What the strikers lost

By: Modesto P. Sa-onoy

THE public transport strike last Monday caused great harm to people and businesses, but it did not paralyze the country as the organizers had hoped. In Bacolod many jeeps plied their routes and traffic was at a snail’s pace as usual. To this extent, the stoppage of public transport failed to give the private vehicles a breather.

Understandably the organizers claimed almost total paralysis, but did they make a dint in the decision of the government to phase out jeeps that are already over 15 years old? The government already announced its decision to phase out the jeeps.

Operators of the jeeps that joined the strike are to be penalized with the cancellation of their franchises. The threat seems hollow because the same warning had been issued every time there was a strike and nothing happened.  After the strike and the threats, there is silence as if the strike did not take place at all.

A strike is a form of protest or to express dissent and by its nature create discomfort or harm to the people who are not involved. Of course, the main intent is to make public the protest with a hope that the people will understand the validity and righteousness of the protest and support it.

However, the aims of the strikers appear to have not created that support; in fact, the reverse is true. Commuters who had to go to work were directly hit. These are workers who earn a daily wage, those who perform necessary functions like employees in hotels, restaurants, hospitals, government offices, call centers, etc. Unlike students, their presence is needed.

The main demand of the strikers is to stop the government’s plan to modernize the public transport vehicles that have lorded over the streets since after World War II. The jeeps were remnants of the American small utility vehicles that were converted to allow twelve passengers to sit facing each other comfortably.

Through the years and ingenuity of the Filipino, it developed into a national icon in the streets with new designs and colors. The passenger jeep has become a real Filipino means of public transportation nowhere found in the world. It is truly Filipino, including the decorations and signage that are educational as well as humorous and even sexually suggestive. One cannot find such humor in other countries.

Drivers of jeeps are a hardy lot. They inhale a lot of carbon dioxide for over 12 hours a day and collect a lot of smudge. I asked one driver about the fumes that can cause illness and he just said, he takes a bottle of beer or a shot of whiskey before going to bed that was enough to clear his throat and lungs. He is mistaken, of course, but that was enough to kick him to bed.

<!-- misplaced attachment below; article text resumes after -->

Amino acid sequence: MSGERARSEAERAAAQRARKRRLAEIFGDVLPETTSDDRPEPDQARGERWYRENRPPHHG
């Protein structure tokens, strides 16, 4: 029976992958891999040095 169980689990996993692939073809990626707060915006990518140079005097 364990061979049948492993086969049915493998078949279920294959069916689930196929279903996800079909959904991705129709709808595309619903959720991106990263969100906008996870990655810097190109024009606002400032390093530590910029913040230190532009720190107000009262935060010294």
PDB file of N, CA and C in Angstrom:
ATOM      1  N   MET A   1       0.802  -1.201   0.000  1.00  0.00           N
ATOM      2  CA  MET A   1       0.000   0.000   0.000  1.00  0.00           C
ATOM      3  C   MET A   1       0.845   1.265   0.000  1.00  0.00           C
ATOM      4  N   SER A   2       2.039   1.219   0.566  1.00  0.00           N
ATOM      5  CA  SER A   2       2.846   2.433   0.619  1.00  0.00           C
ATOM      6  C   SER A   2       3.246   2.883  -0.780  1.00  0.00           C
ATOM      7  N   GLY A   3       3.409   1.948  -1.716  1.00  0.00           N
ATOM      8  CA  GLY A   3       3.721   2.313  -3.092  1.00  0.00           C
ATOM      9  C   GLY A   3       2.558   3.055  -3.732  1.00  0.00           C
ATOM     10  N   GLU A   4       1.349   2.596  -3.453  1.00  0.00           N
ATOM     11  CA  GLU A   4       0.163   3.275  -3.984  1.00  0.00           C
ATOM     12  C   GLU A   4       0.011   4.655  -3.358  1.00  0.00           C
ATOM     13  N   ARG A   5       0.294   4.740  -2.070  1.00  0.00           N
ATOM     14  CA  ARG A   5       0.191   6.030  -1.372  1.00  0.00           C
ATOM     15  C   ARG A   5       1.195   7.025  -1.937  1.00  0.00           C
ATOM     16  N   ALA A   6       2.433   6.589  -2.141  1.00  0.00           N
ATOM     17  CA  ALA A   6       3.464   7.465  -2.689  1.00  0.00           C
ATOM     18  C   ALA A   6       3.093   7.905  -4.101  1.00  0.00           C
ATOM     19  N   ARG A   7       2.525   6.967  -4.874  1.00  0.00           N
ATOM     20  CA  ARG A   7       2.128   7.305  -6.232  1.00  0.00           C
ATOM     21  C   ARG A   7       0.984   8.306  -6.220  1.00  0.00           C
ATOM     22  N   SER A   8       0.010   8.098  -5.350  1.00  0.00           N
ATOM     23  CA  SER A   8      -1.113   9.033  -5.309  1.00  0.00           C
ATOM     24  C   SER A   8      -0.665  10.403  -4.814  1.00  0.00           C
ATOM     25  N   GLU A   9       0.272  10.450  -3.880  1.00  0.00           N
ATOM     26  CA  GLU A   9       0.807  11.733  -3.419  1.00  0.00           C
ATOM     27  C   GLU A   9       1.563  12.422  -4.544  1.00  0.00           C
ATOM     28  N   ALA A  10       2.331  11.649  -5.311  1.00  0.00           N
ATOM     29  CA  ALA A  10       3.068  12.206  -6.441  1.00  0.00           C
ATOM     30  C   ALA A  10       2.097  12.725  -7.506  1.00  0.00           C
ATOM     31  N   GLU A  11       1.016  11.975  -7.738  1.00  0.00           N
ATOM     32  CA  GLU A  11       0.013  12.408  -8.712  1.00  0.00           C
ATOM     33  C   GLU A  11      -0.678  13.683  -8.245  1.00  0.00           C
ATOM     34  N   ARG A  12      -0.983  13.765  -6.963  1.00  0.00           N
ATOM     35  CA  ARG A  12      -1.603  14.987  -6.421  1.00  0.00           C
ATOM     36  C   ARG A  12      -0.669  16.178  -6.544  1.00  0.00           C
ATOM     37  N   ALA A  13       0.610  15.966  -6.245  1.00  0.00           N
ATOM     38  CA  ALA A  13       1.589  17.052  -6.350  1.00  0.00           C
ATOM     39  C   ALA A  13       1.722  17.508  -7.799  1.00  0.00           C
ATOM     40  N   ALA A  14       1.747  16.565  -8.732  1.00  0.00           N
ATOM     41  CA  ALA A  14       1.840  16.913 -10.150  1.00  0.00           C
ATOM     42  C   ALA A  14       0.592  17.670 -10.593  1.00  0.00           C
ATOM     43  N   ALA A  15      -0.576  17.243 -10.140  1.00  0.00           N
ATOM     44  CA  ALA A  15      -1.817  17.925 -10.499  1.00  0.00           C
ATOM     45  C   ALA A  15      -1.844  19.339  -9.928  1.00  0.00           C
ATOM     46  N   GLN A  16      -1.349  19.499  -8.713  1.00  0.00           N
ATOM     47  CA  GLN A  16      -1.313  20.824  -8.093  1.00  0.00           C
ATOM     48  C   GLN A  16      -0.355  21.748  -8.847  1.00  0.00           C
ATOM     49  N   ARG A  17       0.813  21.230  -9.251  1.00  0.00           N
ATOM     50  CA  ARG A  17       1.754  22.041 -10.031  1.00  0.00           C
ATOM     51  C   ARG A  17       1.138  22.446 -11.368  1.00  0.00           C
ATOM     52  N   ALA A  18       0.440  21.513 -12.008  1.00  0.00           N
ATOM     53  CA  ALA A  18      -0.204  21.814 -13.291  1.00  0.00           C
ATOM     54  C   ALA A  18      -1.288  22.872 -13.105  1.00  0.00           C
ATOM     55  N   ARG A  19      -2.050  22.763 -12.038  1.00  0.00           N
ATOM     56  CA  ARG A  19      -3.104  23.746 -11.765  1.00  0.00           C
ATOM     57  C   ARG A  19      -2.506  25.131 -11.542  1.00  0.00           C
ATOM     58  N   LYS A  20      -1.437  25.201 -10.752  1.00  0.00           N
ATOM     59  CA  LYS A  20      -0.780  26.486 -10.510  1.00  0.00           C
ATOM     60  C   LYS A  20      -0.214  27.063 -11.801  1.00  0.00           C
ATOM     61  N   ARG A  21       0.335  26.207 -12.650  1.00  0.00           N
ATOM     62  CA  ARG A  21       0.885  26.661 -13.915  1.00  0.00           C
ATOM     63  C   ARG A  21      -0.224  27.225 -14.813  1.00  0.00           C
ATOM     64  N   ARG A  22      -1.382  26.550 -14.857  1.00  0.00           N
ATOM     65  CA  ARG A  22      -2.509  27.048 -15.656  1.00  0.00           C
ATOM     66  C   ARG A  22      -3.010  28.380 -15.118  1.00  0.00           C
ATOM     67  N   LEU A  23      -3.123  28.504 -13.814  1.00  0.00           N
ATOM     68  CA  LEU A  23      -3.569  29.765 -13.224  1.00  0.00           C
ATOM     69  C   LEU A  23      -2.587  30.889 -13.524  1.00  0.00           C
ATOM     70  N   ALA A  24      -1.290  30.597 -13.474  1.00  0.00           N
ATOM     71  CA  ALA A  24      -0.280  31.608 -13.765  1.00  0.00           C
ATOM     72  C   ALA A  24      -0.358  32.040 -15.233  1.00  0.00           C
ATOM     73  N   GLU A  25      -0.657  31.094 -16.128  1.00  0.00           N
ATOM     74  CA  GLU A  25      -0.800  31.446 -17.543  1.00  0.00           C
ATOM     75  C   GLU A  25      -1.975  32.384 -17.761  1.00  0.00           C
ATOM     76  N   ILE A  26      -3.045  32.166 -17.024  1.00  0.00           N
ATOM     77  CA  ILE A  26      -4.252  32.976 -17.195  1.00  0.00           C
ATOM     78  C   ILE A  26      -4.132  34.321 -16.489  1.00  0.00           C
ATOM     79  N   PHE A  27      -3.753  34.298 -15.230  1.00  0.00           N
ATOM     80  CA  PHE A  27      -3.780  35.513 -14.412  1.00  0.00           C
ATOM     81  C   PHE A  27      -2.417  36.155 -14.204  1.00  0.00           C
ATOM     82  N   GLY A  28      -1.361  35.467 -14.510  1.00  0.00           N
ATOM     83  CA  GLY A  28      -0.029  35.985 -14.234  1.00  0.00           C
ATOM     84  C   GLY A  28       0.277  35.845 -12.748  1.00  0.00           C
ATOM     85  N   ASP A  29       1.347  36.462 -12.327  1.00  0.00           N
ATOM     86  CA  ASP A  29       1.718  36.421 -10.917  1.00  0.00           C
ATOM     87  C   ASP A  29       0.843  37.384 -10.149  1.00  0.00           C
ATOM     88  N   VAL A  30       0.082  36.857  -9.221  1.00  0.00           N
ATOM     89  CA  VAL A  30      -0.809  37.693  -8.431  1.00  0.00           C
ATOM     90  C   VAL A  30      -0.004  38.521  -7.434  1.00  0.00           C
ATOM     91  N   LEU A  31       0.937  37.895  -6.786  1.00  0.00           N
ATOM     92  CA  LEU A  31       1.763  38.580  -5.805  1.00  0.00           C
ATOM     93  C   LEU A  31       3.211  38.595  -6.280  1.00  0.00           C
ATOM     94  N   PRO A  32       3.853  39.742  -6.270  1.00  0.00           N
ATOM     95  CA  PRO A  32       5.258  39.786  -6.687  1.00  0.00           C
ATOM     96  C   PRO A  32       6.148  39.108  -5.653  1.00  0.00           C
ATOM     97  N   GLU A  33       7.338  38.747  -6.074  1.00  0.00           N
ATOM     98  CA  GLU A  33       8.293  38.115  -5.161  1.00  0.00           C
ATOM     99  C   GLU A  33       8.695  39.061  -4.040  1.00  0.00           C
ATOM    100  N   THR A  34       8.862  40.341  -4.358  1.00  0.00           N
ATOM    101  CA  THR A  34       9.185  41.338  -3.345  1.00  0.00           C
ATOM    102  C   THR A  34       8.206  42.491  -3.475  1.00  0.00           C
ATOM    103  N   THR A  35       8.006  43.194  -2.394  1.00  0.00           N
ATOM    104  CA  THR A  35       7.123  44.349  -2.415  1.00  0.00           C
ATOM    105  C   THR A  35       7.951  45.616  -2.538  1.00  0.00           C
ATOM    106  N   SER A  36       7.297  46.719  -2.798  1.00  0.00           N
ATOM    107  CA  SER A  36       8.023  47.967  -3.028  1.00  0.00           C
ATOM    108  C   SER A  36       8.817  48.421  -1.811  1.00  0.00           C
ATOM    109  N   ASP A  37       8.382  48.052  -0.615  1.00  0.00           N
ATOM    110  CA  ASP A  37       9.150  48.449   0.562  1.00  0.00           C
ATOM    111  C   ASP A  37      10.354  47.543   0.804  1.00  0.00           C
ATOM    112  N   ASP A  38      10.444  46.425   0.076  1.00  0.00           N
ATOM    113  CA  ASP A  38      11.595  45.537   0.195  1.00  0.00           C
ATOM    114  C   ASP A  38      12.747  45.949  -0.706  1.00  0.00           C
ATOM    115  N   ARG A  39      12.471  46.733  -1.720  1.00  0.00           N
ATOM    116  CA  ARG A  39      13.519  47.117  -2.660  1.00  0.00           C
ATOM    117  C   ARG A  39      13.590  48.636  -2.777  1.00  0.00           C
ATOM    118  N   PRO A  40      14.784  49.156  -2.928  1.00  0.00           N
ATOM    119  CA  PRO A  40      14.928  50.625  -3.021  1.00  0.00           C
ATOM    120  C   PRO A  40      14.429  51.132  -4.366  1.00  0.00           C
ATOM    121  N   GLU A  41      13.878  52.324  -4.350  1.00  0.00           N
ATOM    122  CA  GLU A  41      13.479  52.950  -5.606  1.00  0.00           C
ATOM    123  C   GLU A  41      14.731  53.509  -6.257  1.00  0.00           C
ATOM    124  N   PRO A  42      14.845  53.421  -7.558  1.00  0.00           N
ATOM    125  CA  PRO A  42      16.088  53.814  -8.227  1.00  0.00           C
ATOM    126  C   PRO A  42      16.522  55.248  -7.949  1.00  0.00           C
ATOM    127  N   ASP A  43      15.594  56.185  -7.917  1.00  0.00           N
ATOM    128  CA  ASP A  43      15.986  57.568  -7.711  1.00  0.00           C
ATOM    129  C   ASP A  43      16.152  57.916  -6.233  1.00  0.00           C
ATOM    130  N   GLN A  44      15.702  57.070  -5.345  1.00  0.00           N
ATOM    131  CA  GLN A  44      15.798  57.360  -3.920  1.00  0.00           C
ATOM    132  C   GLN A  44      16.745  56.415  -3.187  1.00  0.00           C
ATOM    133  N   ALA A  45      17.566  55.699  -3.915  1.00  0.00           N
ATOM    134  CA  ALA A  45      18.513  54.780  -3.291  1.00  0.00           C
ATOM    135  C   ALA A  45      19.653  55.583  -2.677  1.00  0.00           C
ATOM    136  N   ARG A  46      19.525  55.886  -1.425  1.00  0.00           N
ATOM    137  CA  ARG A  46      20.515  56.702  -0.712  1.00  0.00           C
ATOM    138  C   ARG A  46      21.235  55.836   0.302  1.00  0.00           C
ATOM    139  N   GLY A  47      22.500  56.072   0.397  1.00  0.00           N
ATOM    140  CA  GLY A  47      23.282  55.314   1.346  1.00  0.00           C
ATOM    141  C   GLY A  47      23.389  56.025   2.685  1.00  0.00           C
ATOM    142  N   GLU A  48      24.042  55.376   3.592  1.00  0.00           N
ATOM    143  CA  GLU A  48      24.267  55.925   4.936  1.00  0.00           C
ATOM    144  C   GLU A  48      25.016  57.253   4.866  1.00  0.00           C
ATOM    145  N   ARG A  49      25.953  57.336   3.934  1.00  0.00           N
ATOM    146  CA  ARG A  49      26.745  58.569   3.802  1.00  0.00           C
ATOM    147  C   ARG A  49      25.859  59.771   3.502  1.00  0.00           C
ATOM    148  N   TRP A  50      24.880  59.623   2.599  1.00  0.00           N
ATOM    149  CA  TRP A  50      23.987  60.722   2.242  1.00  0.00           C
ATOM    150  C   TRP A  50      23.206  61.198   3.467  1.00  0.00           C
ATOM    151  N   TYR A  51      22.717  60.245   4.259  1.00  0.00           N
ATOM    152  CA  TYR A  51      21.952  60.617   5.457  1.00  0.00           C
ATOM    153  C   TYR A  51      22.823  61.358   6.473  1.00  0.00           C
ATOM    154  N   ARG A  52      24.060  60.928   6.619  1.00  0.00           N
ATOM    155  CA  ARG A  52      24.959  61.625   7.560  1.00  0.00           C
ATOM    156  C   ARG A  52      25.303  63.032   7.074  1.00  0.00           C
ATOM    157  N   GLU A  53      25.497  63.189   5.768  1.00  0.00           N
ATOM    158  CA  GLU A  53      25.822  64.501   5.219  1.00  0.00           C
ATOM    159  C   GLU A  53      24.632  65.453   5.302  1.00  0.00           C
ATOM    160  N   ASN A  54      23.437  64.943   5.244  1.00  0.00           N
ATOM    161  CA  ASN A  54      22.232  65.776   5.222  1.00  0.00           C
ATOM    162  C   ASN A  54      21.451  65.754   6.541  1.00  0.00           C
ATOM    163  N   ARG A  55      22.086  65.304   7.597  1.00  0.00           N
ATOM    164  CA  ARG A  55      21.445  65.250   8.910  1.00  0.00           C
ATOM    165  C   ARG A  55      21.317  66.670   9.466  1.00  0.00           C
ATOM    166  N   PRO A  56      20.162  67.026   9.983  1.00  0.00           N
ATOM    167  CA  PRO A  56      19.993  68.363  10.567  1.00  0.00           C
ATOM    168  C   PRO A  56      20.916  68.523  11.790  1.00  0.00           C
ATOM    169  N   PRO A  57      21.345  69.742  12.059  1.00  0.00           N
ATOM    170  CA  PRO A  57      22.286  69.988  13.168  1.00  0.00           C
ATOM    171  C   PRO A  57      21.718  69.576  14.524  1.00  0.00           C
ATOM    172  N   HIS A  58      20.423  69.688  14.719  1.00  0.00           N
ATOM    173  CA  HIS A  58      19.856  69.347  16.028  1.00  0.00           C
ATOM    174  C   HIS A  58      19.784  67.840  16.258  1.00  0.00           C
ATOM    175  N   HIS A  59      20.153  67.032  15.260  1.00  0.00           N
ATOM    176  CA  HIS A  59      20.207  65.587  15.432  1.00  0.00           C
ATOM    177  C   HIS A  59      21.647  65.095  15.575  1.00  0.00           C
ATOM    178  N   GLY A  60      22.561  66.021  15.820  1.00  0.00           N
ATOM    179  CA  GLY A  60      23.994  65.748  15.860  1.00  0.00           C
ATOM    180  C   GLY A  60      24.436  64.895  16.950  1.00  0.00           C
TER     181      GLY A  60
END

The problem with these jeeps is that they are inefficient in fuel consumption and clog the streets with their snake-like manners in the middle of traffic snarls. They refuse to follow basic road courtesy in their attempt to get passengers, picking up and discharging passengers wherever they wished. Due to these undesirable habits, many motorists have little sympathy for them.

The problem with the government’s decision is the lack of convincing information on how the phase-out and the replacement will be done. Consequently, there are doubts, fears and apprehensions that the drivers will also be phased out and lose their source of livelihood.

The program looks good at its face but there are kinks that drivers and even operators oppose. For instance, the funds needed for the purchase of vehicles. While there are loans available, the mechanism of repayment will be difficult for people who depend on daily income. I have seen how cooperatives failed in many cases when members live on what they earn for that day.

There are incentives, like discounts, but it seems they are not attractive enough to the drivers.

Be that as it may, the strike last Monday was a minus to their cause. For one, the president simply ignored the strike and the transport officials were put to a test of wills to enforce what they threatened. In this case, the drivers lost the public’s as well as the government’s sympathy.

The best approach they could take is to sit down with the government once more to thresh out issues and get the best deal.